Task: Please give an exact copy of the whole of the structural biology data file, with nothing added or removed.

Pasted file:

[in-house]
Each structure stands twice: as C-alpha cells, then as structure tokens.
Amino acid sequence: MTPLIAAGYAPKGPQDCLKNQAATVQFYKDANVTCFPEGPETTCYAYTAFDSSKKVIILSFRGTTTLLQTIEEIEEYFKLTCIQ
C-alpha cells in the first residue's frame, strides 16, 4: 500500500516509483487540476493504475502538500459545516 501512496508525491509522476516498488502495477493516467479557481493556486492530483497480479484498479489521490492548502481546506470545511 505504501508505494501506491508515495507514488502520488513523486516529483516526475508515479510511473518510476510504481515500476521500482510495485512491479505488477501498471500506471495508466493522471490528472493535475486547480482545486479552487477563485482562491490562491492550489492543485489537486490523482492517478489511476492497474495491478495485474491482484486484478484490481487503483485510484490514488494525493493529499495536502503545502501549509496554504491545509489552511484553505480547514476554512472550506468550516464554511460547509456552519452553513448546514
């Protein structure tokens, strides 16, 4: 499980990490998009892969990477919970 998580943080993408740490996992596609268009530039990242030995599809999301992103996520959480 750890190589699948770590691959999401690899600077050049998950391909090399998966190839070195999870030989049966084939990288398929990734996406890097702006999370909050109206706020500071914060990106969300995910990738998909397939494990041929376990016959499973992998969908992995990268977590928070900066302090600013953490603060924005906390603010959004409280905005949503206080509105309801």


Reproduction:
[in-house]
Each structure stands twice: as C-alpha cells, then as structure tokens.
Amino acid sequence: MTPLIAAGYAPKGPQDCLKNQAATVQFYKDANVTCFPEGPETTCYAYTAFDSSKKVIILSFRGTTTLLQTIEEIEEYFKLTCIQ
C-alpha cells in the first residue's frame, strides 16, 4: 500500500516509483487540476493504475502538500459545516 501512496508525491509522476516498488502495477493516467479557481493556486492530483497480479484498479489521490492548502481546506470545511 505504501508505494501506491508515495507514488502520488513523486516529483516526475508515479510511473518510476510504481515500476521500482510495485512491479505488477501498471500506471495508466493522471490528472493535475486547480482545486479552487477563485482562491490562491492550489492543485489537486490523482492517478489511476492497474495491478495485474491482484486484478484490481487503483485510484490514488494525493493529499495536502503545502501549509496554504491545509489552511484553505480547514476554512472550506468550516464554511460547509456552519452553513448546514
């Protein structure tokens, strides 16, 4: 499980990490998009892969990477919970 998580943080993408740490996992596609268009530039990242030995599809999301992103996520959480 750890190589699948770590691959999401690899600077050049998950391909090399998966190839070195999870030989049966084939990288398929990734996406890097702006999370909050109206706020500071914060990106969300995910990738998909397939494990041929376990016959499973992998969908992995990268977590928070900066302090600013953490603060924005906390603010959004409280905005949503206080509105309801």